Bad Starts, Repeatedly

The beA was first launched in 2016, and a pleth­ora of short­com­ings and secur­ity flaws sur­faced imme­di­ately. It simply wasn’t state of the art. As a res­ult, hardly any­one was using it, because why would they.

How­ever, stat­ute decreed 1 Janu­ary 2018 as the offi­cial start­ing date for the duty to use it, if only pass­ively. Pass­ively means: whatever gets sent to a lawyer’s beA since the start­ing date is deemed delivered to this law­yer. Think sum­mons, court orders, writ­ten plead­ings by your opponent’s leg­al coun­sel, things like that.

So 1 Janu­ary 2018 was the day. But as it happened, in late Decem­ber 2017 the oper­at­ors switched off the beA. Even more severe defects had sur­faced. So severe were these that the oper­at­ors decided they couldn’t unleash the beA on the (not so) unsus­pect­ing Ger­man leg­al pro­fes­sion.

The details would call for a sep­ar­ate blog or two. I shan’t go into these here. Today I’d like to address a par­tic­u­lar, unre­solved secur­ity issue.

Because since 3 Septem­ber 2018 the beA is back online. Thus, since then the stat­utory duty of all Ger­man law­yers to use it, at least pass­ively, has come into effect. But unfor­tu­nately, not all grave secur­ity defects have been remedied. As I said, the beA is still insec­ure. By all appear­ance, this won’t be cor­rec­ted any time soon.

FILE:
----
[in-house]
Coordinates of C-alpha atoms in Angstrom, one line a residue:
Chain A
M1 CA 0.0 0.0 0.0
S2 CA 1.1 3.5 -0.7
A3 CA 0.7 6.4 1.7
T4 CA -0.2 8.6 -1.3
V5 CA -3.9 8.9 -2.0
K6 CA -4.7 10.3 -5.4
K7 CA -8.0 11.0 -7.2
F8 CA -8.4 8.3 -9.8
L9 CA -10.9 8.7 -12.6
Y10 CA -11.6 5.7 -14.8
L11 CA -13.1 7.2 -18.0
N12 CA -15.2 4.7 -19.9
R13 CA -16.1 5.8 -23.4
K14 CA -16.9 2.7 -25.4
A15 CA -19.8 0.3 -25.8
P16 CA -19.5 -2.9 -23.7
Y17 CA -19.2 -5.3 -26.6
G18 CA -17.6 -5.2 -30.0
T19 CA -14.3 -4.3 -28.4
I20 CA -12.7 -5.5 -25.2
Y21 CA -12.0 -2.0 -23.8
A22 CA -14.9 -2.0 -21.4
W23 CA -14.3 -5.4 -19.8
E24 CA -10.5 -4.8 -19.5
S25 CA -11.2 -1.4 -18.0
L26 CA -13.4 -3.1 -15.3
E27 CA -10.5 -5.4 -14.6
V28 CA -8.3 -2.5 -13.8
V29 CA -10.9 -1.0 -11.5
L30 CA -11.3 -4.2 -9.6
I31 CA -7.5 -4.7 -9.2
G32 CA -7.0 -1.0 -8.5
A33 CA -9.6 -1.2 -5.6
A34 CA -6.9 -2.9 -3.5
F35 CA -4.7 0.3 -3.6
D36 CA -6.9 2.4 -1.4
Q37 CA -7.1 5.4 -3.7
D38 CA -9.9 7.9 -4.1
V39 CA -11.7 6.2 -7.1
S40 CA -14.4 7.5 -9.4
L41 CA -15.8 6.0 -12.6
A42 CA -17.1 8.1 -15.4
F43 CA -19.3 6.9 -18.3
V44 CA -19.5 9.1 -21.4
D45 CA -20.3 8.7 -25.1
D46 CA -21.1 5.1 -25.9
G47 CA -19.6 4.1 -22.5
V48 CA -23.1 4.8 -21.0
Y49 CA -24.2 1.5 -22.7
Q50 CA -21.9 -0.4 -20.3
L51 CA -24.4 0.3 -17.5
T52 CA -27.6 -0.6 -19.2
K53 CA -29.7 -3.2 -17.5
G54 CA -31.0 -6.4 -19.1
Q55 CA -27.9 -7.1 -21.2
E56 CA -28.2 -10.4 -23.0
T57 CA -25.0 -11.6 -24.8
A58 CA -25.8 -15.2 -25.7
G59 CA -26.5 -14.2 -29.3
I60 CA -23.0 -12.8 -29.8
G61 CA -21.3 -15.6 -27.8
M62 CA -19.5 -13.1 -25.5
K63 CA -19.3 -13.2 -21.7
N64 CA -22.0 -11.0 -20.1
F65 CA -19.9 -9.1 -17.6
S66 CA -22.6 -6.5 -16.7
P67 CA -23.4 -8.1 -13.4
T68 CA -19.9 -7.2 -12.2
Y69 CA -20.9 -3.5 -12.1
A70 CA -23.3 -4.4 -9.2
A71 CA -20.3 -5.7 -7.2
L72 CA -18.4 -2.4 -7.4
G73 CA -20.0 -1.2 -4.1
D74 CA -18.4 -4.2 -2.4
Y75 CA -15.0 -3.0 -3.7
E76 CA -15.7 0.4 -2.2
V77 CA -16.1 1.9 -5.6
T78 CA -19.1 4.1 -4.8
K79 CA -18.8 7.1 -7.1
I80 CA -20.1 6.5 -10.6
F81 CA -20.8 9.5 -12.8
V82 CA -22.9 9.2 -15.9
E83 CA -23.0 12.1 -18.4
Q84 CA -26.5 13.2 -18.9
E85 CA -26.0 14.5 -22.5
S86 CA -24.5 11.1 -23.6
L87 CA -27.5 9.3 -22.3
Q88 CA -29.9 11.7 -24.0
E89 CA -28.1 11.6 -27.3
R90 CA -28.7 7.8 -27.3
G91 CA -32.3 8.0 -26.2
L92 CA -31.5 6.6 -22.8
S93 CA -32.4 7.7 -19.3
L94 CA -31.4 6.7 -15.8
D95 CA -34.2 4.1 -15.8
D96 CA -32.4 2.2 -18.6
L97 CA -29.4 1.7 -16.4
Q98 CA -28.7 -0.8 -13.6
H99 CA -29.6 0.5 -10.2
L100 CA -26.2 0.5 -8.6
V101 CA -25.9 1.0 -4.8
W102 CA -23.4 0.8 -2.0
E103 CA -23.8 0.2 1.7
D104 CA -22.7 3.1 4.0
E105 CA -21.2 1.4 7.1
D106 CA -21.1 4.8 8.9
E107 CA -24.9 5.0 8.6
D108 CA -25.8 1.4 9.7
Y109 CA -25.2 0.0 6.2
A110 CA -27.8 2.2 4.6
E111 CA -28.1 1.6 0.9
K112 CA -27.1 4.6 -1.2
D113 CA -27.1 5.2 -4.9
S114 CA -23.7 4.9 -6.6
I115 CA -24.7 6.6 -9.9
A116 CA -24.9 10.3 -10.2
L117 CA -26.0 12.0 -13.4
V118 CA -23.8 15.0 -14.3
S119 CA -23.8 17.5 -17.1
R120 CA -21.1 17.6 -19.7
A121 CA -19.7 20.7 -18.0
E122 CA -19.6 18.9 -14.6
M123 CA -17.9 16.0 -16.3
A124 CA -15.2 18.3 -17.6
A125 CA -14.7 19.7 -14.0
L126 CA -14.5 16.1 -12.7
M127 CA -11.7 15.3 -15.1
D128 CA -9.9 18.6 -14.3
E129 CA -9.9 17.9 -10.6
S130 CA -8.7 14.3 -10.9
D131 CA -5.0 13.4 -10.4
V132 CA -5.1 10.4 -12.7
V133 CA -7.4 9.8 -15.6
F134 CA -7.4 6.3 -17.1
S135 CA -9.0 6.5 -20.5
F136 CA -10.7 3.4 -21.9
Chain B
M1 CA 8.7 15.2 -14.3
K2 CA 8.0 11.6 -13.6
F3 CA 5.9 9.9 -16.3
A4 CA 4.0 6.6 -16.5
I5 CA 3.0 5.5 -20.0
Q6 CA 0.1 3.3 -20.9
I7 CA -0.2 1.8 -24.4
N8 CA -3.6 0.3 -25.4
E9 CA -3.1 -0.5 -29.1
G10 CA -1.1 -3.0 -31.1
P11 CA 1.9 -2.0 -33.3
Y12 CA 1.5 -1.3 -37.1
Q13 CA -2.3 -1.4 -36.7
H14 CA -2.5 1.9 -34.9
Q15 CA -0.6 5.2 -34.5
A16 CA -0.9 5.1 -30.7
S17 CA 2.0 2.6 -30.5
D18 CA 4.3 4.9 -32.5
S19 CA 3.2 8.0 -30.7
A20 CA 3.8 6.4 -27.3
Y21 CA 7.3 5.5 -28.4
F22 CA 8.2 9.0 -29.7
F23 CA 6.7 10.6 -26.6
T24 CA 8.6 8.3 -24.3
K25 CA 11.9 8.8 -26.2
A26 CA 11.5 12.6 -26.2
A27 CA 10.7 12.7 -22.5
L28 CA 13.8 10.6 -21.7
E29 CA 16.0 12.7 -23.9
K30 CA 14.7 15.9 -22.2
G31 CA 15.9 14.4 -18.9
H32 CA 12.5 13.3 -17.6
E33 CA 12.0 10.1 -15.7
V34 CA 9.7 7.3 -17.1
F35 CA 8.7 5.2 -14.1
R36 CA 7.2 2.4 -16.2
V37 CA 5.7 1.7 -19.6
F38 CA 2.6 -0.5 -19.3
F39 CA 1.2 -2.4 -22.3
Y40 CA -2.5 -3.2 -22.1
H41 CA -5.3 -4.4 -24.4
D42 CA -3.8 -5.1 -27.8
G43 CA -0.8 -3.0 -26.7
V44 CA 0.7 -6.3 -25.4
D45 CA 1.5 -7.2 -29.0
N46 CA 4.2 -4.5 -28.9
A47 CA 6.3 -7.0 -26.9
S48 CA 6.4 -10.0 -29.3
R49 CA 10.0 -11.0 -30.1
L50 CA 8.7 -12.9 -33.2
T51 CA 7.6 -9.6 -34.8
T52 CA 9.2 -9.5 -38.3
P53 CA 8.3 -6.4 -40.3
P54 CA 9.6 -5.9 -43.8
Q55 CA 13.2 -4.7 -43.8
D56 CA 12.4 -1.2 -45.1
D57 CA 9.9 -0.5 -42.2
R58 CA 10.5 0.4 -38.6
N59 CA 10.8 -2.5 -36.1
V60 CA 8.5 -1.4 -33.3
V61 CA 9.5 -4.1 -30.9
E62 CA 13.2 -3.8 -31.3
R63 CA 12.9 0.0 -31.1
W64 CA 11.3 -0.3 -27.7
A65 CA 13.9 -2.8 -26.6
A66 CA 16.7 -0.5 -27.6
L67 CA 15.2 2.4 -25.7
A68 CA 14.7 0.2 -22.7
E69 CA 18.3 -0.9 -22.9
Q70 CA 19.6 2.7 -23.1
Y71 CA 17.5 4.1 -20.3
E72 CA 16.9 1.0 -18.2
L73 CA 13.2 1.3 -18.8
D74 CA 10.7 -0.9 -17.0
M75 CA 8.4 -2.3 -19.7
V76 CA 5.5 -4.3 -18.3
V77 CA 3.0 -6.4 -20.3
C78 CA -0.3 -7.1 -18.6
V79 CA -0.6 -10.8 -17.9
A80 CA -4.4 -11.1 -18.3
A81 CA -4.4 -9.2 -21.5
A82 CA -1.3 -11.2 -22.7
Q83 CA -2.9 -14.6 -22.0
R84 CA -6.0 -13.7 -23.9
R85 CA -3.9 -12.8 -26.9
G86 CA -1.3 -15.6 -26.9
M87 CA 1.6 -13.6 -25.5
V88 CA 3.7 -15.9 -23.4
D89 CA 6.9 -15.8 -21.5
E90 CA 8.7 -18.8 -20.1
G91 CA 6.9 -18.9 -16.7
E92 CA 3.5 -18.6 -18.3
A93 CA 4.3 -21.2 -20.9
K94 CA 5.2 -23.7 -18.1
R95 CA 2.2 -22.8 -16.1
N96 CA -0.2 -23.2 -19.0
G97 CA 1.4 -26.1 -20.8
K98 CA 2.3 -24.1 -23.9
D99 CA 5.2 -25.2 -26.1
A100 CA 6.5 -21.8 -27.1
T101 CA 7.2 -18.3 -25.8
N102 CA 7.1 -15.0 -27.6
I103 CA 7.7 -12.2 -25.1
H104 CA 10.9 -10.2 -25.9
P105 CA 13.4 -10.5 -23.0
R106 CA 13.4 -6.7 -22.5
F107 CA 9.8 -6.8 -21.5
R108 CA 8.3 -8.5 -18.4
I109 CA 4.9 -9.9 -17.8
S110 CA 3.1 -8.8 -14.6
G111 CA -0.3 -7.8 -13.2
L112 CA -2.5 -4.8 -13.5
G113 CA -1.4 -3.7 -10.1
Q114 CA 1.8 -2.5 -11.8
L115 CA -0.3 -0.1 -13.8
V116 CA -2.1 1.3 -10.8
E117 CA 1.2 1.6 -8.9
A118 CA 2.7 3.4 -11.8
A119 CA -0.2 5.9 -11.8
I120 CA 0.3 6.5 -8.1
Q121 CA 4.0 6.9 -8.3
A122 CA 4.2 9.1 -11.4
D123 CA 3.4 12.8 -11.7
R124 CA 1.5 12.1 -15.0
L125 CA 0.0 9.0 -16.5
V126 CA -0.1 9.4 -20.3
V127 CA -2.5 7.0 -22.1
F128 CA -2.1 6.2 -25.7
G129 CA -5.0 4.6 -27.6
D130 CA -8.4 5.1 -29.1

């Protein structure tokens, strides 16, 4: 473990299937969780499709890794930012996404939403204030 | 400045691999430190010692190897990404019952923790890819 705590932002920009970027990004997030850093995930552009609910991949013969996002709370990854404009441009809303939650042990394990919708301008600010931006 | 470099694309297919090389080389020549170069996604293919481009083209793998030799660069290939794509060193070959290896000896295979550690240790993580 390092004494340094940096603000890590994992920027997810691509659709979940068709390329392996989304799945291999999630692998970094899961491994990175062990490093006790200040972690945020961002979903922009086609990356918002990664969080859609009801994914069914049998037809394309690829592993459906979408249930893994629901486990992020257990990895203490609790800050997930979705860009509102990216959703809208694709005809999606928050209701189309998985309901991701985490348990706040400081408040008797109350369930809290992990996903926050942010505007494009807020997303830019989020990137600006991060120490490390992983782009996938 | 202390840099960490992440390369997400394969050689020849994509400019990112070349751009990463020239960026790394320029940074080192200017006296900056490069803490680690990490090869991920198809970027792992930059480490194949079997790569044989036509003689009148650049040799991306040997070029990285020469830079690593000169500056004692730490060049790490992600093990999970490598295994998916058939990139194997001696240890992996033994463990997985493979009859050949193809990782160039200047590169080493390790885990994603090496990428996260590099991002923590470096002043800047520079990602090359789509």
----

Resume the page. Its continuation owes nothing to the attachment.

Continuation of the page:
Here’s what I mean.

Insecure Communication

Elec­tron­ic com­mu­nic­a­tion with a law­yer needs to be secure. Com­mu­nic­a­tion is secure when two entit­ies are com­mu­nic­at­ing and no third party is able to listen in. For that they need to com­mu­nic­ate in a way not sus­cept­ible to eaves­drop­ping or inter­cep­tion.

This is where the encryp­tion of beA com­mu­nic­a­tion shows its weak­ness. There’s the rub.

The beA runs as a web applic­a­tion based on Java­script. The applic­a­tion loads to the loc­al PC of the law­yer from a serv­er of the Ger­man Fed­er­al Bar Asso­ci­ation (BRAK serv­er). Then it com­mu­nic­ates with the cli­ent soft­ware which the law­yer must install on his loc­al PC. Iron­ic­ally, the name of this soft­ware is Cli­ent Secur­ity.

Why isn’t this secure?